Gaps in Britains harm reduction defences of the kind previously highlighted
are permitting a minor resurgence in HIV infection. The most compelling findings were reported by researchers from the Health Protection Agency and the Centre for Research on Drugs and Health Behaviour.
To model HIV spread from 1990 to 2003 they combined the results of HIV tests on injectors attending drug services in England and Wales with tests on injectors recruited on the street and in non-treatment locations. The proportion infected with HIV bottomed out at 0.5% in 1999 but then more than doubled in the first years of the new millennium, reaching over 1.5%.
In each year of the 2000s injectors were two to three times more likely to be infected than in the mid 90s. Though numbers were very small, there was an increase in the proportion of new (under three years) injectors who had become infected. The rate at which injectors became seropositive was greatest among new injectors in London, where it had increased since the late 90s to around 3% in the first year of injecting. In UK terms (modest compared to other nations), the figures were consistent with an upsurge in new infections since 1999 focused on London. Other reports indicate that most of the newly diagnosed infections in the capital involved injectors from mainland Europe.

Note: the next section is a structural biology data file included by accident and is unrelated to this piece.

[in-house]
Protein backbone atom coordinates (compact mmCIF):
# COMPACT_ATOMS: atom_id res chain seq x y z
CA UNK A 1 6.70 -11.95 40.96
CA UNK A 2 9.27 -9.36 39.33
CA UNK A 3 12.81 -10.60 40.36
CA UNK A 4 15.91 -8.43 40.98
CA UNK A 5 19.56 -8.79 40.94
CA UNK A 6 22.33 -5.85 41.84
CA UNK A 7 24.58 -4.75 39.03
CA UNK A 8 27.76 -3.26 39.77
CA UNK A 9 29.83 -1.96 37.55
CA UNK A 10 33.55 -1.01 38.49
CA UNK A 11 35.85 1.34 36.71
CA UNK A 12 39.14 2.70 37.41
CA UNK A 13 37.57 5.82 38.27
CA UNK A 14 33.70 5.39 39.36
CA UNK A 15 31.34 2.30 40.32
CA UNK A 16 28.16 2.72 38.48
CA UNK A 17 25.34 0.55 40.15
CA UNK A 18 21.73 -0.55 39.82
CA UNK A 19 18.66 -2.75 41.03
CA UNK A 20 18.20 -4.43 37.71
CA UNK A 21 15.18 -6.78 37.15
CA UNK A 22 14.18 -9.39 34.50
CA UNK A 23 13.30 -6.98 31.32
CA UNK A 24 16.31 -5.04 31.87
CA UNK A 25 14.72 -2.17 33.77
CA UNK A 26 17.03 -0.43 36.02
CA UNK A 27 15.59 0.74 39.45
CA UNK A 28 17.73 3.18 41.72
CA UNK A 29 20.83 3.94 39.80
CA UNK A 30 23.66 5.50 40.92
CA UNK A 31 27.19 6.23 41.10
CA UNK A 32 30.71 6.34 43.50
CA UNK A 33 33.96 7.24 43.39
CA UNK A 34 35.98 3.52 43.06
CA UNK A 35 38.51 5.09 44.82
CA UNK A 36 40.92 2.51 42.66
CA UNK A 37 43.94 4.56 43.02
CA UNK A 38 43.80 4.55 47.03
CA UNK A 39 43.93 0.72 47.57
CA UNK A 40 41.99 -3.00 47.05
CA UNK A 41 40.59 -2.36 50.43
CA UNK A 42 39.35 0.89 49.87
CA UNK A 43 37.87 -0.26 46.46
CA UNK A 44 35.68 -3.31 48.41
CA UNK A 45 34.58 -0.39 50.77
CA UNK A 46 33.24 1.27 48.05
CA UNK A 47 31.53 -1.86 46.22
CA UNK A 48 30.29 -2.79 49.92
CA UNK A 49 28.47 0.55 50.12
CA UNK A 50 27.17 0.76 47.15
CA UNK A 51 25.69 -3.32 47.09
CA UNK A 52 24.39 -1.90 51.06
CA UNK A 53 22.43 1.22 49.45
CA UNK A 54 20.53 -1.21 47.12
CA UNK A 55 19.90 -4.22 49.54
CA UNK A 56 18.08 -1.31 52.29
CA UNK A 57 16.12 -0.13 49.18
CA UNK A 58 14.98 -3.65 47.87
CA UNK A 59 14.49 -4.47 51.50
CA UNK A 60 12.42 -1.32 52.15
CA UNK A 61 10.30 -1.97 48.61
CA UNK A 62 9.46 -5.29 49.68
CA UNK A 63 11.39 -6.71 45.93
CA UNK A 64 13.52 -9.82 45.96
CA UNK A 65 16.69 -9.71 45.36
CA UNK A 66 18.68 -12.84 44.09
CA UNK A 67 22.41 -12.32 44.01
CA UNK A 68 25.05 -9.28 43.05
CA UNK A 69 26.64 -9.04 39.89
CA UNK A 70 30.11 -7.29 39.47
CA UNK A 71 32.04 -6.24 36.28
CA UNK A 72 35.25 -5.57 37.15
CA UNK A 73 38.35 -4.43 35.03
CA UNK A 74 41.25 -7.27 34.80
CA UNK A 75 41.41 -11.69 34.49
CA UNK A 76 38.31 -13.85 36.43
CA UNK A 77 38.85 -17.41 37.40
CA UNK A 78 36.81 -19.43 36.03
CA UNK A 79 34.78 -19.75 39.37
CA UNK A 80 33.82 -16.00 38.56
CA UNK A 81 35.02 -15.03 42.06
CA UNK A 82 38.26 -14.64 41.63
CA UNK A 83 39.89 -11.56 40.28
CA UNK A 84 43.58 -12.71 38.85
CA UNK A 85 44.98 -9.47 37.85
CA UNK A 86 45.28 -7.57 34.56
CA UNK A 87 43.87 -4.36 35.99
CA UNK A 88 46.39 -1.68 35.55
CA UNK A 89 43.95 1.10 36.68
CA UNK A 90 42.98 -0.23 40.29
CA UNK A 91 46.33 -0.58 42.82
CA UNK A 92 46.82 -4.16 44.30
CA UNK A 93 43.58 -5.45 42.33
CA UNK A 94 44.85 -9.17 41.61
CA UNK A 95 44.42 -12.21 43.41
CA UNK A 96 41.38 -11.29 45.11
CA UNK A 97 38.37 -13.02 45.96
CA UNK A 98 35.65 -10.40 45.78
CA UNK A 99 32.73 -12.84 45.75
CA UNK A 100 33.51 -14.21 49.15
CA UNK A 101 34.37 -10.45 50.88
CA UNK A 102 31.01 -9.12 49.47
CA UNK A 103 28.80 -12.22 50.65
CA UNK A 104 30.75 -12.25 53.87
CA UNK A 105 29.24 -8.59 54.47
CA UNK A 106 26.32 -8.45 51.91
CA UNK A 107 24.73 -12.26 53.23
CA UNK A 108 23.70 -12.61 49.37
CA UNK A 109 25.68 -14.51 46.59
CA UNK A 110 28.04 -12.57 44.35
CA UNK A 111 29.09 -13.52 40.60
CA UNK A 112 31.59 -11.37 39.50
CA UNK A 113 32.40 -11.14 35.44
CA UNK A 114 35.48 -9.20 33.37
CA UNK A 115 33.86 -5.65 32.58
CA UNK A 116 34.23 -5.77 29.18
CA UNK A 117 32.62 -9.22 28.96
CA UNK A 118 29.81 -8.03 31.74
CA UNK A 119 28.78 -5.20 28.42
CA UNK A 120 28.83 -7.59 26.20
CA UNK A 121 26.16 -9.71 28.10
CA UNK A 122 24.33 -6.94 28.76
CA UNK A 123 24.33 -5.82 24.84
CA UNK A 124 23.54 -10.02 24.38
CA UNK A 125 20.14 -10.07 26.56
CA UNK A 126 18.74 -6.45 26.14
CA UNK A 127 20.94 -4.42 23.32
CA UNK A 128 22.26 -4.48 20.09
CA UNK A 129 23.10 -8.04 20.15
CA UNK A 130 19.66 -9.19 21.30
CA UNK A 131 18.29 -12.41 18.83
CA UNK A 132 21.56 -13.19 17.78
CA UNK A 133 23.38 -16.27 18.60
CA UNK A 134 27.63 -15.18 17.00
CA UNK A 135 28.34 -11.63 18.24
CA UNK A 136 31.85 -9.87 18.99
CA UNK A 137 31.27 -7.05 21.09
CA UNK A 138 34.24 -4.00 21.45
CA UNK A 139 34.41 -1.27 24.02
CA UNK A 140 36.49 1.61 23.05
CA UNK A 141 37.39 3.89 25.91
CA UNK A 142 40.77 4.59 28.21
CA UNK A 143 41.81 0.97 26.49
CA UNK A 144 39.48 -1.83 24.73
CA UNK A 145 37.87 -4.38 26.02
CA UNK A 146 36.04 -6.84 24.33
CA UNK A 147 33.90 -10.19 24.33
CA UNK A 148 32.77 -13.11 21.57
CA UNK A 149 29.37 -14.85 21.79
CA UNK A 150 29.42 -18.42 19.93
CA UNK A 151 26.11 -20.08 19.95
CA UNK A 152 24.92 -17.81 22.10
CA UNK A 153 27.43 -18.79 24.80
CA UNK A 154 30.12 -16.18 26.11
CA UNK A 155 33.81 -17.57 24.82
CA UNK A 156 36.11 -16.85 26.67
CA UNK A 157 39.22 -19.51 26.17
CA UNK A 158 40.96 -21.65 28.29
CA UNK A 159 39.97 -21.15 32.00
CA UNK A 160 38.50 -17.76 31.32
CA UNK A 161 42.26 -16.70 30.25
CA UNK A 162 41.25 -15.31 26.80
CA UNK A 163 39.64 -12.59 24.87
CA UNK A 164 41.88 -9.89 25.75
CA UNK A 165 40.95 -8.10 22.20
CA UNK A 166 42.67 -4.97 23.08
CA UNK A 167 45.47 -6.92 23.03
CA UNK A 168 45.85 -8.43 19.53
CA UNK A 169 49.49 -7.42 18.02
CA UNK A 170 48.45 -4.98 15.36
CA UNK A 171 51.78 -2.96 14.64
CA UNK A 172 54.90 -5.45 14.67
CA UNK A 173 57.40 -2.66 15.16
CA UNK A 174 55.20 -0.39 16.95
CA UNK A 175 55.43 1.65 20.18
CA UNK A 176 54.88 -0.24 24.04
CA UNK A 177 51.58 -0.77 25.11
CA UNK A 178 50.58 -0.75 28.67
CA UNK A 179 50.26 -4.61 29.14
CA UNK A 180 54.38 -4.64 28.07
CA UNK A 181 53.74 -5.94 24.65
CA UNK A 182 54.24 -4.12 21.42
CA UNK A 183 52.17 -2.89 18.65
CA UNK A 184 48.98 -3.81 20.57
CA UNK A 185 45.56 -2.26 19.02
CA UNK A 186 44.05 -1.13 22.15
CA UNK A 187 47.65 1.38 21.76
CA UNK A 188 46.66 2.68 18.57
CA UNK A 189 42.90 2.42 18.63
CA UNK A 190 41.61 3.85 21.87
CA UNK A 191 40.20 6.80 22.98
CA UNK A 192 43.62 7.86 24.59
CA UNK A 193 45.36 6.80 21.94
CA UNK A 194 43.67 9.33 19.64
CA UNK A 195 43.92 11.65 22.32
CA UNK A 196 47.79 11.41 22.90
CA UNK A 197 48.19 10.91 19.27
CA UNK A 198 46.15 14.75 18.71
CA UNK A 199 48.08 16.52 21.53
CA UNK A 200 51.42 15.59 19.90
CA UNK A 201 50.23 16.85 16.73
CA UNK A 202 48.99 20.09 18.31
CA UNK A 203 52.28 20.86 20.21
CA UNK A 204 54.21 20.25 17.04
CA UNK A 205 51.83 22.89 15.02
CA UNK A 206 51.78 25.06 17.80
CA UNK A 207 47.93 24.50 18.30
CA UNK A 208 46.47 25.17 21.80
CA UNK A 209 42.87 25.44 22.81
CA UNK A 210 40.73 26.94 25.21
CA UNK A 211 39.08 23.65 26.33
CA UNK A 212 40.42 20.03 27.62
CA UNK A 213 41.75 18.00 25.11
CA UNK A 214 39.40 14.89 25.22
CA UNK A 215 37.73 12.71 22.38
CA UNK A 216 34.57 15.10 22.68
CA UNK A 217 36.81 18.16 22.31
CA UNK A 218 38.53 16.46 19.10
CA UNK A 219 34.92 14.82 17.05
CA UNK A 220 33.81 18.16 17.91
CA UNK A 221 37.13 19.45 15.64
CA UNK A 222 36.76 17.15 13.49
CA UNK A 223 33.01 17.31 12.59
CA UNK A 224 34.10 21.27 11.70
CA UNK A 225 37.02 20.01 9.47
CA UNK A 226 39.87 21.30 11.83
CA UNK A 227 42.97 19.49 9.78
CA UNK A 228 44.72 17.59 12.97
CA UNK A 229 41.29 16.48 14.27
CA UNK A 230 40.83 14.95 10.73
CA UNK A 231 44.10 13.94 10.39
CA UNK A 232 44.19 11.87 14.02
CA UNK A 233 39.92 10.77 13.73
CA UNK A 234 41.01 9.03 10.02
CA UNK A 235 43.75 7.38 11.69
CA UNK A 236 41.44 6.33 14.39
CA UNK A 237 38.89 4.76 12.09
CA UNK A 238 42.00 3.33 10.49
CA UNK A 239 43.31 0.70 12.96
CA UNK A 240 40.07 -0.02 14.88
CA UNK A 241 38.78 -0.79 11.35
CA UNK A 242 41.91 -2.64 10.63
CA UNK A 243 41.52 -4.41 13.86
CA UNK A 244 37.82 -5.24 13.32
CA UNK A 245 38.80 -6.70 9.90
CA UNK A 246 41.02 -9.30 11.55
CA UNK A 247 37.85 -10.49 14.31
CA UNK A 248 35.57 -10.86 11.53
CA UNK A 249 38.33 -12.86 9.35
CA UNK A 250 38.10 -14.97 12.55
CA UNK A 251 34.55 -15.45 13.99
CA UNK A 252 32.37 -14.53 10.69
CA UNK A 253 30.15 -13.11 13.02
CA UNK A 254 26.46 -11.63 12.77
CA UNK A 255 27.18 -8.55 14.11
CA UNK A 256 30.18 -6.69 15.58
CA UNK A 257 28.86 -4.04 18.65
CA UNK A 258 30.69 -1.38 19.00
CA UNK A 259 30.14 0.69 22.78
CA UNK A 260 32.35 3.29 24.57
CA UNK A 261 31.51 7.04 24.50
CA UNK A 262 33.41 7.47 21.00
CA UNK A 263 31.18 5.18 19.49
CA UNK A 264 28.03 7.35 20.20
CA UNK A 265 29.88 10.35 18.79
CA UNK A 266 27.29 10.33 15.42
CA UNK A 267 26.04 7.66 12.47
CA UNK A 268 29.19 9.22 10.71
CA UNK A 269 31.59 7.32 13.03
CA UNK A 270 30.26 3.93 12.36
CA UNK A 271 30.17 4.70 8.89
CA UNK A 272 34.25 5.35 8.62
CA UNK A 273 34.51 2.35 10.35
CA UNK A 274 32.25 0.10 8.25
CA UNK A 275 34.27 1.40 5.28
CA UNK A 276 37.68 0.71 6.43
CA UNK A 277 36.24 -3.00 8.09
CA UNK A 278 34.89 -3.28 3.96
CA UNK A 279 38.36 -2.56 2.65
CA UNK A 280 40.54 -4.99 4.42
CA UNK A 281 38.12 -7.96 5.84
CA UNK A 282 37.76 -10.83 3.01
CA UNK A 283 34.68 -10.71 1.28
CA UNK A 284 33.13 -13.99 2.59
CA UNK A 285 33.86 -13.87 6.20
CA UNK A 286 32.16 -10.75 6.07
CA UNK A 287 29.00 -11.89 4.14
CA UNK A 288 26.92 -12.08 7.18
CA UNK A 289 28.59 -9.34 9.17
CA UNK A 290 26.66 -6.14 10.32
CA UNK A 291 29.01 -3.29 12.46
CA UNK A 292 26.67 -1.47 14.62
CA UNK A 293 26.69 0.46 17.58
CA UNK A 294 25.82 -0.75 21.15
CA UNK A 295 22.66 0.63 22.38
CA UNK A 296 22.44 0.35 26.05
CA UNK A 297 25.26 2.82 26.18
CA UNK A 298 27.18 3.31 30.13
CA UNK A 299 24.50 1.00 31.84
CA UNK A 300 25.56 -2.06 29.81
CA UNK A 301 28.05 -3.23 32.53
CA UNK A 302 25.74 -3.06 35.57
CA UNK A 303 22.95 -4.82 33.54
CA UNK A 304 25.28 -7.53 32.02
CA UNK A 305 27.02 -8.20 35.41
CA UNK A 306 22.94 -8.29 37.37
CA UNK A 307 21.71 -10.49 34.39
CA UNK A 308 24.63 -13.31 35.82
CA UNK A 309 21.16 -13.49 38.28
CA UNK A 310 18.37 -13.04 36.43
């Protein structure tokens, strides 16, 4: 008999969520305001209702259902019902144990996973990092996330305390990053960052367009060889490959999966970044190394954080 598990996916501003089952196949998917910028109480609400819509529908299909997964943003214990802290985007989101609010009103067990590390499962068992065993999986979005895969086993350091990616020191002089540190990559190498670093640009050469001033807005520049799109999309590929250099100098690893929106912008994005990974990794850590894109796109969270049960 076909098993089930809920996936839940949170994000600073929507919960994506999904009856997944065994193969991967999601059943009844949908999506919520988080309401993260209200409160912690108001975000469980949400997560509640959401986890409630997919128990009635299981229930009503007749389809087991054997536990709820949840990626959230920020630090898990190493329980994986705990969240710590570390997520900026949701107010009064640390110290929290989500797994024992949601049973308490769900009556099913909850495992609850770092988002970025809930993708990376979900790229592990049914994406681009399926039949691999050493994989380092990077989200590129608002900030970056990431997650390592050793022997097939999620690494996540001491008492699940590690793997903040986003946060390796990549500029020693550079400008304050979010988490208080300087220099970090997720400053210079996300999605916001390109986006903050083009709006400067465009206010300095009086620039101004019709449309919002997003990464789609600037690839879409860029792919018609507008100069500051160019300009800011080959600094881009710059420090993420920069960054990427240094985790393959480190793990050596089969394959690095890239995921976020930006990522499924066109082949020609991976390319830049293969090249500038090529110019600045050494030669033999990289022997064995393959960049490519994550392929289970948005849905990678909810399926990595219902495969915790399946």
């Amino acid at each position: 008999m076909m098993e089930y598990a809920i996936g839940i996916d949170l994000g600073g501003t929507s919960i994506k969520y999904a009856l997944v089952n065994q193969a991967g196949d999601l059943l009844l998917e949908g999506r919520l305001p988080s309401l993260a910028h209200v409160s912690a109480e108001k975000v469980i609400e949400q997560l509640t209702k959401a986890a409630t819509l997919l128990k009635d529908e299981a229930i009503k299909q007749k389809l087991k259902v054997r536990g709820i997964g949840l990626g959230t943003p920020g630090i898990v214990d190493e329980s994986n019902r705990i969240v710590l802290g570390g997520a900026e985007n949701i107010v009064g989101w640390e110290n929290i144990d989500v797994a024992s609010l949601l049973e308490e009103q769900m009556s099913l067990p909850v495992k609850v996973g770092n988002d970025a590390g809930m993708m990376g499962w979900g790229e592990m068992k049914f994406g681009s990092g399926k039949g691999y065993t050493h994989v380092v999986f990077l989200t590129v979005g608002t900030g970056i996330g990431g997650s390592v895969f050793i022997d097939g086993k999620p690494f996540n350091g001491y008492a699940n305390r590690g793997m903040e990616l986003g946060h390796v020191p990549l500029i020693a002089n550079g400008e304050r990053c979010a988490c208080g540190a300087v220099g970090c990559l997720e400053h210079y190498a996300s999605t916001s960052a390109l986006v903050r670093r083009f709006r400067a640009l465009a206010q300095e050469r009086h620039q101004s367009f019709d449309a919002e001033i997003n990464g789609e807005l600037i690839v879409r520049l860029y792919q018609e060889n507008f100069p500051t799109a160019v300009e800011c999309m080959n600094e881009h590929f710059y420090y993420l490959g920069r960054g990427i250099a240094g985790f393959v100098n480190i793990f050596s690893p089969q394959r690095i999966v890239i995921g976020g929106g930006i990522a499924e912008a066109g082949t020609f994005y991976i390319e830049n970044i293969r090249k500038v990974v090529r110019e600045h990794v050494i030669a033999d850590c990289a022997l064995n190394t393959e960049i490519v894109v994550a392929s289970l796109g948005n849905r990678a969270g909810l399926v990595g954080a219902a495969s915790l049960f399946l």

Though this report was reassuring about trends outside London, later tests on injectors attending
drug services revealed that outside the capital there had been a six-fold increase in HIV
prevalence from 0.2% in 2002 to 1.2% in 2005. Though the numbers were small, nationally
over the same period the proportion of new (last three years) injectors infected had increased
from 0.3% to 1.3%, consistent with a recently increased rate of spread.
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